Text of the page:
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Waiver of Premium Life Insurance

Researcher & Writer
April 07, 2020

In the following article we are covering the waiver of premium rider, also known as the disability waiver of premium rider. We will define what it is, talk about the benefits of including it with your policy and how to make a claim to your insurance company if the need arises.

What is the Waiver of Premium Rider?

With every life insurance policy, there will be an opportunity to add certain life insurance riders to your policy which enhance your policy and provide further benefits.The additional benefits help to enhance the value of your policy beyond mere "death" insurance, such as providing long term care or other living benefits.

With the Waiver of Premium Rider, the idea is that your premiums (or payments) will be waived (or paid on your behalf) if you were to come down with a serious illness or disability. As a completely optional rider, it will increase the cost of your premiums now, but the hassle and stress it could save (not to mention save your policy) is something you need to consider.

For most insurance providers, the insured must become totally disabled before the rider becomes active. Further, there is a waiting period in which the insured must be disabled for 4 to 6 months (depending on company) for the rider to take effect. If this were to occur, the rest of the premiums due for the policy will be waived and the policy will remain in force for the duration of the policy.

Disability waiver of premium riders are available for level term life insurance policies because they always have an end date. For the insurance companies, they can balance risk and still provide all policyholders with this option. Depending on your specific permanent policy, it may also have this or a similar option.

Further, adding a waiver of premium to your life insurance in an estate plan is also critical to avoid a lapse of your policy if you are incapacitated and no one can act as your agent to make your premium payments.

Within the life insurance world, providers tend to use what we call ‘total permanent disability’ in order to determine whether or not you qualify for a claim using the rider.

Ultimately, this means any illness or injury that will prevent a person from doing the job for which they are trained and educated both now and long into the future. Just to keep things confusing, insurance companies will typically have varying definitions. However, they all cover the loss of sight, hands, limbs, paralysis, and major illnesses that will affect one’s ability to work.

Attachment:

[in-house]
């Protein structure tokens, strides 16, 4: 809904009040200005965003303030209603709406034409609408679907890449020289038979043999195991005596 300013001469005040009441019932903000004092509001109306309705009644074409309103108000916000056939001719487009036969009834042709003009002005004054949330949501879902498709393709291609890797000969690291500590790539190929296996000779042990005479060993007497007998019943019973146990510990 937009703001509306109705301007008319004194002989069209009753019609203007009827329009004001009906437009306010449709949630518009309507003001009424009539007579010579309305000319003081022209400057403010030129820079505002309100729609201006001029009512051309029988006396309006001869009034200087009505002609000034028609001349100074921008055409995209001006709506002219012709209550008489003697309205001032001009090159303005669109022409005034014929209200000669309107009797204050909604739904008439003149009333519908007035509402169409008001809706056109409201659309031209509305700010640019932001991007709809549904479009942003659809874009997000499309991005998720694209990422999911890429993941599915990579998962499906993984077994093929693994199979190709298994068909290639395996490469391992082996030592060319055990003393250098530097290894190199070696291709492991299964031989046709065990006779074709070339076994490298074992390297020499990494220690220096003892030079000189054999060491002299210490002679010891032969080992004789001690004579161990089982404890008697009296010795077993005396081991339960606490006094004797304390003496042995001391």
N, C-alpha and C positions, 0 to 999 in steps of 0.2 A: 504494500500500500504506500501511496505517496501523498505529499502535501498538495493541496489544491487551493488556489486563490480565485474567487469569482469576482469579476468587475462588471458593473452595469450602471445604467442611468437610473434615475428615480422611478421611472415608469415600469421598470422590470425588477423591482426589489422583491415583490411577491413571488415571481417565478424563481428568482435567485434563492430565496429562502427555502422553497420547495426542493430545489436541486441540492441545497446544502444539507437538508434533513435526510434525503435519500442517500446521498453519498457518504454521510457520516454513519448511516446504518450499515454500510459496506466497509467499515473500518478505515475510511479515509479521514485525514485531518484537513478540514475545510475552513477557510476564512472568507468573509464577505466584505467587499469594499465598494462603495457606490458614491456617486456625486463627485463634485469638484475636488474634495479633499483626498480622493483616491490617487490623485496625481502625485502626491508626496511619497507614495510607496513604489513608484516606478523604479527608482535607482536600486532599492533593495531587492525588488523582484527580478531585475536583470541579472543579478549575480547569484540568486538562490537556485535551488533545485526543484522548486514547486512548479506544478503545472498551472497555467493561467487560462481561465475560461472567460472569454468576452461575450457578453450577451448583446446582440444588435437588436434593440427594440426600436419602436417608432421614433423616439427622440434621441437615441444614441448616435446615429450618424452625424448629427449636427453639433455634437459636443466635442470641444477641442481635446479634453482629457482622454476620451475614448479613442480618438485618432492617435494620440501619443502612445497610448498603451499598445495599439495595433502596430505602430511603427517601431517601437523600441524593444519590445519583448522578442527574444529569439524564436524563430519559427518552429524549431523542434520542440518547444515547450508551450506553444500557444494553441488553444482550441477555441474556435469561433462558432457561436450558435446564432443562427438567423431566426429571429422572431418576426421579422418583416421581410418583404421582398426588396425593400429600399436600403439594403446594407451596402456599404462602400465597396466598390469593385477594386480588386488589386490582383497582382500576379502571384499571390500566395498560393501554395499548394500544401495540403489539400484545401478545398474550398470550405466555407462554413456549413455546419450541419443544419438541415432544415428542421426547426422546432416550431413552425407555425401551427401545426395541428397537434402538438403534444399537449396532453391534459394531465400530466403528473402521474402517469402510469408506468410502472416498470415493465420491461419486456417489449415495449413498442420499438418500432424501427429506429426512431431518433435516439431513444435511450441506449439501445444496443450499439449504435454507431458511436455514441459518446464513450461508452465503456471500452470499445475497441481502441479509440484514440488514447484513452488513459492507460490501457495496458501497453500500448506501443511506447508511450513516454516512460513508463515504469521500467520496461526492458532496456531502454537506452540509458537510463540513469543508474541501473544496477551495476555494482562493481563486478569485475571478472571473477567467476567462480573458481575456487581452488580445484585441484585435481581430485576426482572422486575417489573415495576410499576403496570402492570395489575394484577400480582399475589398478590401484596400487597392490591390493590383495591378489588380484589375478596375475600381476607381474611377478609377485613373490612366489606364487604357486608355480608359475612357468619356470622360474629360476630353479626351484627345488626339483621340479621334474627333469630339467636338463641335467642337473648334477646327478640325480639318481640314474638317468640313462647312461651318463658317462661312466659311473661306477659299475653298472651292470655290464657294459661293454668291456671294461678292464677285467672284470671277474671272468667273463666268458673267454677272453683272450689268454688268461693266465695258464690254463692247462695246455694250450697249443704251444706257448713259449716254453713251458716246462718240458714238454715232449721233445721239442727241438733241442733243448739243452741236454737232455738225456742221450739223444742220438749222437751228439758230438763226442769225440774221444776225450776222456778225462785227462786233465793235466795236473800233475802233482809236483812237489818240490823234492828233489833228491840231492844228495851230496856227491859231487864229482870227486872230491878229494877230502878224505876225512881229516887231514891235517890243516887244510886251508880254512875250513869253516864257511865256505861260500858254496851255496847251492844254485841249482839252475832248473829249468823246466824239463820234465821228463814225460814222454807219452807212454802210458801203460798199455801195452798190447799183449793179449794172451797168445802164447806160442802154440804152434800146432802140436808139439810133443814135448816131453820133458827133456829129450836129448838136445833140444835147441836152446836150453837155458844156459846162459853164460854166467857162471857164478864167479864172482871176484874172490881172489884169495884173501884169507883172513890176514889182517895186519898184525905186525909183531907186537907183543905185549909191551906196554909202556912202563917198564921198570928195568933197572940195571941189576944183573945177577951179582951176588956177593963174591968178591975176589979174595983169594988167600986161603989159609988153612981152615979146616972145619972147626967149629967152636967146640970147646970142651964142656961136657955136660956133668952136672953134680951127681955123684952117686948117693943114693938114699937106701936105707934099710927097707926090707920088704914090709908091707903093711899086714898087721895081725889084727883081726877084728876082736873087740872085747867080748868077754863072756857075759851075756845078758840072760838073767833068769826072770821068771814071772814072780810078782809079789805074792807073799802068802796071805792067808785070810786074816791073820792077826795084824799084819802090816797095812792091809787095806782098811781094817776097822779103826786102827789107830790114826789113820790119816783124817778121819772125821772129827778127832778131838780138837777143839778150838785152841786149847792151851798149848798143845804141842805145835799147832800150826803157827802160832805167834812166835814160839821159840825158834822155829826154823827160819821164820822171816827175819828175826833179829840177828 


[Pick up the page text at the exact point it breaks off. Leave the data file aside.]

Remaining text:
When we use the word ‘disability’, there’s often confusion as to what it means and most think it needs to be a huge accident where we’re bed-ridden for the rest of our lives. In reality, this isn't the case because it can be something more common such as losing a hand.

Sure, you can control what happens in your own life but you don’t always have control over everything around you and you can’t be sure that an accident won’t happen.

By including the Waiver of Premium rider on your life insurance policy, it gives you (as well as your family) peace of mind that financial protection is assured should the worst happen. No matter how much you think you can avoid a disability, a quick discussion with those involved in car accidents and the like will soon change your mind. As unfortunate as it is, accidents and disabilities do occur.

Benefits of the Waiver of Premium Rider

Today, we’re going to discuss everything there is to discuss regarding the Waiver of Premium rider. In addition to the benefits and why you should consider installing this rider onto your policy, we’re going to talk about things you need to know before purchasing.

First, let’s deal with the benefits; why should you even think about increasing your premiums ‘just in case’ you were to become disabled in the future? 

Future Finances

If you were to suffer from a disability, there are a number of effects this will have on your finances and none of them are positive.

First and foremost, you’re likely to need medical attention whether this comes from the doctor, hospital, or even a care home. Instantly, this increases your expenses. However, you also won’t be able to work which means your income, between you and your partner, will be cut in half. In some cases, the partner is forced to leave their job because they can’t afford someone else to care for you.

If we assess these three impacts, you lose your income, your partner loses their income, and your medical expenses are through the roof, your entire family will be in trouble. In the past, this has destroyed many a family both in the short-term and in the long-term. Furthermore, it destroys families emotionally because nothing will ever be the same again. While life insurance protects against death and will pay a benefit after passing away, it cannot do anything to help before that if you don’t have the appropriate riders in place.

Life Insurance Future